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BartHumphries

Why "2" to salute after pledge of allegiance?

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I am a bit of an interloper who just happened to stumble across your page, but as a retired Navy Chief Petty Officer, I do know where the command "two" comes from.

The US Navy adopted a LOT of traditions from the British Navy, and one of them is the tradition of ships "passing honors" at sea. When a naval vessel passes close aboard another naval vessel with a more senior ranking officer in command (or embarked), it is customary for this "junior" vessel to initiate what we call "passing honors" much the same way it is the junior service member who initiates saluting the senior officer. These days passing honors is some times done by verbal commands instead, but often the commands are still given by blasts on a whistle. As ships don't just materialize at sea the crew will have time in advance to be notified that there is another ship approaching and we should be ready for the command to pass honors when they get closer. This way we don't have to stop working until necessary.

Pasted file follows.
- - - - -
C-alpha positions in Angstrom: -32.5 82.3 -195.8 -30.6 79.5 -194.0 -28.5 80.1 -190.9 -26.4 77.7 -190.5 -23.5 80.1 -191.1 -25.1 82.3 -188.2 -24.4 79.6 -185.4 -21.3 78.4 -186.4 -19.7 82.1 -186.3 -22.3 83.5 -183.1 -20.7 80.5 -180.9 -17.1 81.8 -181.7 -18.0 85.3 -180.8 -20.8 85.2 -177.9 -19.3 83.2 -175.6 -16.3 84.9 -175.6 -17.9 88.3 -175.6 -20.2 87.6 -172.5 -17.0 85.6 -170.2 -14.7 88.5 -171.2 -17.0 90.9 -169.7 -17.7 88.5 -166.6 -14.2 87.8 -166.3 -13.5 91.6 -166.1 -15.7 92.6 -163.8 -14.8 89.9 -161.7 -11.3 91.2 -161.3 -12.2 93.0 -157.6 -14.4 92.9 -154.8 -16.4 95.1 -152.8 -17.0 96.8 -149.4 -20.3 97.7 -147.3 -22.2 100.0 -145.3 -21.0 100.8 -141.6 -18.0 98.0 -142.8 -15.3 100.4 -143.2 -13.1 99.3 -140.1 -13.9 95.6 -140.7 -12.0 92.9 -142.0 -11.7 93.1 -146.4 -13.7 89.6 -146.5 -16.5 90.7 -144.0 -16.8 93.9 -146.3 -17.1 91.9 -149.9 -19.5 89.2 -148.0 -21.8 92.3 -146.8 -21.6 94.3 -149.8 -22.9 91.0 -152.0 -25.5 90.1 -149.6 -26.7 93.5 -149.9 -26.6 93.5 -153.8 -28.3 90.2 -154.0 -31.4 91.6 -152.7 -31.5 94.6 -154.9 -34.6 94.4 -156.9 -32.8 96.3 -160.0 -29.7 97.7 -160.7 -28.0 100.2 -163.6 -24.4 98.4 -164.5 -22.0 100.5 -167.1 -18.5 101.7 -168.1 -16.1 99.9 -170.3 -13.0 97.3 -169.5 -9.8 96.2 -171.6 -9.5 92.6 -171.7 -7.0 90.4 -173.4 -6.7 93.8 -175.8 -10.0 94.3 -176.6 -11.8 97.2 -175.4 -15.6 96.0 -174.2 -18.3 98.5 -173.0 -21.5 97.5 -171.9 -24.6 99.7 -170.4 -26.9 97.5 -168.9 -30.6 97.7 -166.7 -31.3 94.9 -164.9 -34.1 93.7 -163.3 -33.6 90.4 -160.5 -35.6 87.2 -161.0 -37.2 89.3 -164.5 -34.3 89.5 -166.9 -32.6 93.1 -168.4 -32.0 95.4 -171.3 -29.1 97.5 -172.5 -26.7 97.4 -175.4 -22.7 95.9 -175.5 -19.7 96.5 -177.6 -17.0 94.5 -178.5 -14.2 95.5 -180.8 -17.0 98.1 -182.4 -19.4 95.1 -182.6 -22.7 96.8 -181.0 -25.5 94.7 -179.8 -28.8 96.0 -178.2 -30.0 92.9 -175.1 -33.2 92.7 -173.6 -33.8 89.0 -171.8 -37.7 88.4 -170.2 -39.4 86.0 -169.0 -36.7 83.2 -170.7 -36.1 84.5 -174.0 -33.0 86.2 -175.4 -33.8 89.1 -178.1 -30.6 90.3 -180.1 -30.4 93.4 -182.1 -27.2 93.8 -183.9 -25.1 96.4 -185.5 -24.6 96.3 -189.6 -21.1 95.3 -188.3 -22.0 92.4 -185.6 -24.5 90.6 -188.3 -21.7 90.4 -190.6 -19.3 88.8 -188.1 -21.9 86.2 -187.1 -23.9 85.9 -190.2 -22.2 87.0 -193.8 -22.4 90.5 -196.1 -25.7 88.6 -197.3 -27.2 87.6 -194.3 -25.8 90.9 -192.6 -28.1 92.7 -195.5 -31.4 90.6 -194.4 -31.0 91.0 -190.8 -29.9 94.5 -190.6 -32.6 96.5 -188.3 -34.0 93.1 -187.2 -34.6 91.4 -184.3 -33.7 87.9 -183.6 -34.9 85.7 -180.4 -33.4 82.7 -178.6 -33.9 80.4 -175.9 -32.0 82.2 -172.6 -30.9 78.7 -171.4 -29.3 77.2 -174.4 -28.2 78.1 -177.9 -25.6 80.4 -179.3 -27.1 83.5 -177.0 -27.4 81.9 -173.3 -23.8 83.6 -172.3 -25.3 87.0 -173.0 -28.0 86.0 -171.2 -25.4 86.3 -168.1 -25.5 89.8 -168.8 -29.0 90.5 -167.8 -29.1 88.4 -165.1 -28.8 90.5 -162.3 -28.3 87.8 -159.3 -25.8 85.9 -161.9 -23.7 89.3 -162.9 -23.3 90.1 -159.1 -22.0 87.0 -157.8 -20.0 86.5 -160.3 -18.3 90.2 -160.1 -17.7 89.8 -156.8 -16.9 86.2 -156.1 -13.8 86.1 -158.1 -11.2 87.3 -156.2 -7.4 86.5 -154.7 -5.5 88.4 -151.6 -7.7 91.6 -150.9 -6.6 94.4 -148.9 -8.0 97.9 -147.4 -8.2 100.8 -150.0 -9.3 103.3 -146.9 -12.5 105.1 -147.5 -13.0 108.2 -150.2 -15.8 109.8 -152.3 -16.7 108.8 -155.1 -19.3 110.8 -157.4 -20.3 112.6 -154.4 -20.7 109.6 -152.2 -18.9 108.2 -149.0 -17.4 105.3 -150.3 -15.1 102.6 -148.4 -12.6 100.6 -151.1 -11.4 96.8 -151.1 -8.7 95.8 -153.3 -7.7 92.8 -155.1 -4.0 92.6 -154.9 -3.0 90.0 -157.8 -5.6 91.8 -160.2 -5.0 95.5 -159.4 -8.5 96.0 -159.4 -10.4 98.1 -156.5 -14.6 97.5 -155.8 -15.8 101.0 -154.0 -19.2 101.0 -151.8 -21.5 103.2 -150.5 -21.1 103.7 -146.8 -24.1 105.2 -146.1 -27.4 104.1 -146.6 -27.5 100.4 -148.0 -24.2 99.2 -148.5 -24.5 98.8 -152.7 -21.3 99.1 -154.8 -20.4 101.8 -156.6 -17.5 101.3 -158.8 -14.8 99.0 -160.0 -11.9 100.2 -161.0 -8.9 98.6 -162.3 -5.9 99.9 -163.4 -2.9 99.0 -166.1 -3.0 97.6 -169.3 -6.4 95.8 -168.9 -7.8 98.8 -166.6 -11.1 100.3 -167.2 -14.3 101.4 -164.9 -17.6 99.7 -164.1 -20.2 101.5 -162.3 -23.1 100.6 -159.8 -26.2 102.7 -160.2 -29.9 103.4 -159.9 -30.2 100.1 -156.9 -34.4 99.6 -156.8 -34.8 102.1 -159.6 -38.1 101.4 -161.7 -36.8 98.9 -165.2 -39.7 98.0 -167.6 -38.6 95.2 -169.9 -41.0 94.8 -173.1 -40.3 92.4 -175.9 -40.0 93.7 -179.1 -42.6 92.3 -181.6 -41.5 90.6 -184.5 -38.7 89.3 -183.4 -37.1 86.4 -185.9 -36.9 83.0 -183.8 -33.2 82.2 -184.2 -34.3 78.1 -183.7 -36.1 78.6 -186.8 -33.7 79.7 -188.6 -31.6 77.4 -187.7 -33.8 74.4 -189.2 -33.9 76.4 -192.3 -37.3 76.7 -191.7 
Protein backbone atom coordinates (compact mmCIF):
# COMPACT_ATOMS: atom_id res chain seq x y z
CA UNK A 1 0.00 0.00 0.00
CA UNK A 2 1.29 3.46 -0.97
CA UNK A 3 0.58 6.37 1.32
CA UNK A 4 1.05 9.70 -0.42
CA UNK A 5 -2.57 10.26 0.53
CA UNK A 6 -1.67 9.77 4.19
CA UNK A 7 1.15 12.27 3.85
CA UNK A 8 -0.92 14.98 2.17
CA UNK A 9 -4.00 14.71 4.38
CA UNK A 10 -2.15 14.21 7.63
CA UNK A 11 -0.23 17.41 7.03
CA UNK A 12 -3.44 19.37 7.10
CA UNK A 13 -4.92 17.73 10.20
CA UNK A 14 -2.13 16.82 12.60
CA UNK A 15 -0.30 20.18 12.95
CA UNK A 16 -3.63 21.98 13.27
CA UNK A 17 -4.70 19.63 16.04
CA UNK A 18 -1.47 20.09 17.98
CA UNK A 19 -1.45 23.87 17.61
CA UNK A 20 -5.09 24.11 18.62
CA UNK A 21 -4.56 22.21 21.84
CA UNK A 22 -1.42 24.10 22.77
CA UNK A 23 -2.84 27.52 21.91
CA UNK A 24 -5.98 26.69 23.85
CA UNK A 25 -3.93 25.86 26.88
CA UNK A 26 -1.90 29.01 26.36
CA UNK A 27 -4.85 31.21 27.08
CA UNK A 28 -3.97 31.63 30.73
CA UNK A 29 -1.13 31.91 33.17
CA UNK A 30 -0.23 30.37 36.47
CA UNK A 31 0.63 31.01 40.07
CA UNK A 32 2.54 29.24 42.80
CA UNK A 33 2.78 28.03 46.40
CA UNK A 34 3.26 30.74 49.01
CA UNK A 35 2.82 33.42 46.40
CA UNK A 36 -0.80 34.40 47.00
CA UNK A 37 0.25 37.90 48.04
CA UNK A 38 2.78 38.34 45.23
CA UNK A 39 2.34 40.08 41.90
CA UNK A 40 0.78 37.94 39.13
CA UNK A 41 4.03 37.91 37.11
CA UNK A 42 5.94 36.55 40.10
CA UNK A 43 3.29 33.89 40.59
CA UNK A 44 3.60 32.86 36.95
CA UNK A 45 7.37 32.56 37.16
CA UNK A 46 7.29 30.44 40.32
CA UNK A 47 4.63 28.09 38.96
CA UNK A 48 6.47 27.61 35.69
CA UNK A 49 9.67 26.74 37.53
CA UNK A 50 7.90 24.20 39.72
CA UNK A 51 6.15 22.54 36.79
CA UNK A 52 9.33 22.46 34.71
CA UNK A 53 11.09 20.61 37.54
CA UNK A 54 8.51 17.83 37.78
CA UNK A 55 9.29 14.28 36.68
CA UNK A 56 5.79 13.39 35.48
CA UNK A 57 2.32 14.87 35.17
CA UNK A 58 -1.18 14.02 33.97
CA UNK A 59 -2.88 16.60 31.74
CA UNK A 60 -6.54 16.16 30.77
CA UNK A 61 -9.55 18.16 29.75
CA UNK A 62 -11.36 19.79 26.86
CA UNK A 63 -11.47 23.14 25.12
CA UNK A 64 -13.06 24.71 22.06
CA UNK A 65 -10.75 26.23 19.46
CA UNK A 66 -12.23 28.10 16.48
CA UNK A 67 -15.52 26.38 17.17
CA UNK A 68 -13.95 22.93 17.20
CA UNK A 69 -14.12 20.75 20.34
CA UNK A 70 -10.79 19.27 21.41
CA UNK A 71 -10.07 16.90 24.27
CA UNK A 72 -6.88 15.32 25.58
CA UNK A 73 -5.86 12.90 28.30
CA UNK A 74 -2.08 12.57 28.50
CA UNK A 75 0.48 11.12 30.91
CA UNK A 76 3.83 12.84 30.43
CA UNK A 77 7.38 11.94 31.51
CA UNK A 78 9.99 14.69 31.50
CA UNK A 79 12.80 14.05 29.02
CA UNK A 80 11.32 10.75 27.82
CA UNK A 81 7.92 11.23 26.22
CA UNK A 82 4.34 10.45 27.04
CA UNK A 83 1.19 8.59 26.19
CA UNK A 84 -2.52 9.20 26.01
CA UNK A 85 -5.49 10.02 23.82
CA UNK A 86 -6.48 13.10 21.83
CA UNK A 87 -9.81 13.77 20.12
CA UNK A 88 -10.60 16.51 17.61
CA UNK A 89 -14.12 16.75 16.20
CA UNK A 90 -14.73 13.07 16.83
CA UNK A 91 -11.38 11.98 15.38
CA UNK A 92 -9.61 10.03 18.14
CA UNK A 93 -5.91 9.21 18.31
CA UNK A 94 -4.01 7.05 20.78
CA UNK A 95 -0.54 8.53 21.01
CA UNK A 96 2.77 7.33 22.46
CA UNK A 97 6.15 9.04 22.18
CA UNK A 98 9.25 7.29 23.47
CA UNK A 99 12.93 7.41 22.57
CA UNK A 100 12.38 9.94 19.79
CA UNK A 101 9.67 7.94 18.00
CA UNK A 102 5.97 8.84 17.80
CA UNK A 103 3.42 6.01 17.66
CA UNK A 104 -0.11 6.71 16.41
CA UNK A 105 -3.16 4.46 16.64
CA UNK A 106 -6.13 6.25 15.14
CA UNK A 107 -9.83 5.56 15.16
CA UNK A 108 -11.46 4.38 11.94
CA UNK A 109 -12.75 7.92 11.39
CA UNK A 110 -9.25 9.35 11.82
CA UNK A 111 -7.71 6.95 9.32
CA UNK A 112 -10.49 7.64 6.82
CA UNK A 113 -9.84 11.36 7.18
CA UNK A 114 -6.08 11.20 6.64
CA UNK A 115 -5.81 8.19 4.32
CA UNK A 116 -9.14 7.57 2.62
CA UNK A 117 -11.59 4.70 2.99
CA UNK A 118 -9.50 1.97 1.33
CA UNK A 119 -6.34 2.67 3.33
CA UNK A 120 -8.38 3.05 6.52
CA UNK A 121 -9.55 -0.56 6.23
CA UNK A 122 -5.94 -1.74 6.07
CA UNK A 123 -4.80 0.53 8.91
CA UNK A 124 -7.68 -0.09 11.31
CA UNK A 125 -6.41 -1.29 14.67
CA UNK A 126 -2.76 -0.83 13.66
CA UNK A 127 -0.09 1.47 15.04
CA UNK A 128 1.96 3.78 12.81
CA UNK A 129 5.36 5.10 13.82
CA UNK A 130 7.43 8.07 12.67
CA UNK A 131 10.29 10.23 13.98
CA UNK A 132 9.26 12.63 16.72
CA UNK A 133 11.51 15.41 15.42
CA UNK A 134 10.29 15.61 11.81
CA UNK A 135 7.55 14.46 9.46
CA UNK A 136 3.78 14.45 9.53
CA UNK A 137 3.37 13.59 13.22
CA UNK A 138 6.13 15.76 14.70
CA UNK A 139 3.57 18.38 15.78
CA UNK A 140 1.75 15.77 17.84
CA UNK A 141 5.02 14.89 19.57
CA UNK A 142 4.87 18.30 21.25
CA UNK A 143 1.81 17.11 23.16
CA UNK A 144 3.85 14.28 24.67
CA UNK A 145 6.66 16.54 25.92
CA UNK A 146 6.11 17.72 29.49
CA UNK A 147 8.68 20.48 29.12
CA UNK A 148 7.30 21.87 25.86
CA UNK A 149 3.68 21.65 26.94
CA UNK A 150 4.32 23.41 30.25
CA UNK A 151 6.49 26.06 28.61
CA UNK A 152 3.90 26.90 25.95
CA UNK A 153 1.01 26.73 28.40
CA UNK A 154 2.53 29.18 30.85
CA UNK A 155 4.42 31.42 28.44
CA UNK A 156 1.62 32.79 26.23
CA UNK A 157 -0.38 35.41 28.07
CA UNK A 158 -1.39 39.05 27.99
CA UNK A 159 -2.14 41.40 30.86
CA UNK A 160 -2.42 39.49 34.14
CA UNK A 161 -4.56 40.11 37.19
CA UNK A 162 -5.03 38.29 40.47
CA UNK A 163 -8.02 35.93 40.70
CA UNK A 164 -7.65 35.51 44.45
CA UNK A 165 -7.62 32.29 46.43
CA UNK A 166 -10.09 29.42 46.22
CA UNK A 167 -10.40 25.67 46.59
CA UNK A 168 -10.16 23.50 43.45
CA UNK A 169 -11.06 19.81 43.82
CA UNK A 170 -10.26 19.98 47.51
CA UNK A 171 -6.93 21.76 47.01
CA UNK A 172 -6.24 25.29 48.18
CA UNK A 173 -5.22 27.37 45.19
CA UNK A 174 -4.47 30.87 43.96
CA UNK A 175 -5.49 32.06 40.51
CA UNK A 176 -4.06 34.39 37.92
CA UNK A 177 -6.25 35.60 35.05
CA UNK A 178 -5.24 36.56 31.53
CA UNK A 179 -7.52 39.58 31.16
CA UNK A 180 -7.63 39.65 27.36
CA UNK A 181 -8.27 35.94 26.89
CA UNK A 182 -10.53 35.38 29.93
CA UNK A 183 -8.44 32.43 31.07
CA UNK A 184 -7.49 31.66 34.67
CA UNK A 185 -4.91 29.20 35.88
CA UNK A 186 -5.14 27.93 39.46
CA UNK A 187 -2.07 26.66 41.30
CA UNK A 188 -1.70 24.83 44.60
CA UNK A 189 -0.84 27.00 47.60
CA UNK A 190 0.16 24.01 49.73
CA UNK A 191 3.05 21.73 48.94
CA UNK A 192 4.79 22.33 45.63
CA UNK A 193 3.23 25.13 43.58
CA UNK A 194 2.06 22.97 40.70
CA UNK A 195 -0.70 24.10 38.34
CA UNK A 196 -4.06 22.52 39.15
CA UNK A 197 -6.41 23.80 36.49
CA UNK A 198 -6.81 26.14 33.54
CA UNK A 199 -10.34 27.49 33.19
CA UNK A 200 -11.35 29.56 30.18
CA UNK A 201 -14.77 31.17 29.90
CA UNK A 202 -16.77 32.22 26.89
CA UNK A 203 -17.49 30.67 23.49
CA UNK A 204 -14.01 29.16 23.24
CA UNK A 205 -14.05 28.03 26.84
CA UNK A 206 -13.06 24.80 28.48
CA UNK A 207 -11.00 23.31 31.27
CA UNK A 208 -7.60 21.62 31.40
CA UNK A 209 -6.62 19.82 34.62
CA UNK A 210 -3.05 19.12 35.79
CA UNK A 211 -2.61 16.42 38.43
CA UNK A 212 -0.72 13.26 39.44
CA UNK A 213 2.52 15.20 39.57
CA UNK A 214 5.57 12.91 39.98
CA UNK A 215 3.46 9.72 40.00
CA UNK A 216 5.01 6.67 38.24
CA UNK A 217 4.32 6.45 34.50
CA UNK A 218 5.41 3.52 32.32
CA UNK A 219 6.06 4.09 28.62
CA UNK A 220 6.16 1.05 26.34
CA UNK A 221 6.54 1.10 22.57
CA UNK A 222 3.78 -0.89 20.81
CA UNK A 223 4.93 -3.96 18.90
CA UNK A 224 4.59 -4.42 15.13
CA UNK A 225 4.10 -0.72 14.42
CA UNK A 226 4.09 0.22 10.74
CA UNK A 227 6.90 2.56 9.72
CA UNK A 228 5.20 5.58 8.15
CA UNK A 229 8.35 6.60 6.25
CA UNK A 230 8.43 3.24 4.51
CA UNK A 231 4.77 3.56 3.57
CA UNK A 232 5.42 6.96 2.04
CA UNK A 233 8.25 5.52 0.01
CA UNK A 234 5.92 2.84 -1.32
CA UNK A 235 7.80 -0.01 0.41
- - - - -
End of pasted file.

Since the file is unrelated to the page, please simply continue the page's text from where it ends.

When the ships are less than 600 yards apart (400 yards for "boats" - what we call vessels less than 250' long) the Boatswain's Mate of the Watch (BMOW) would sound either one or two blasts on the whistle, signifying whether the crew should face the starboard or port side. Next there would be one blast on the whistle telling the crew to hand salute, two blasts for ending the salute, and three blasts to carry on. After that we promptly get back to our usual duties.

And that is where the "two" comes from. In the Navy "One" means salute, "Two" means end salute, and "Three" means carry on. The Marine Corps use it as well because the Marine Corps falls under the Department of the Navy and have thus adopted many of our traditions. Whether or not the Army or Air Force use it I do not know.

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Sounds like a good scoutmaster minute. Thanks.

Oh, and it's one more thing we can blame on the British :)

 

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Mid 70's Army used 'Two' to end a salute.

Large formations, BN size or bigger, always included 'Ready' or 'Ready Up' to improve synchronization.  

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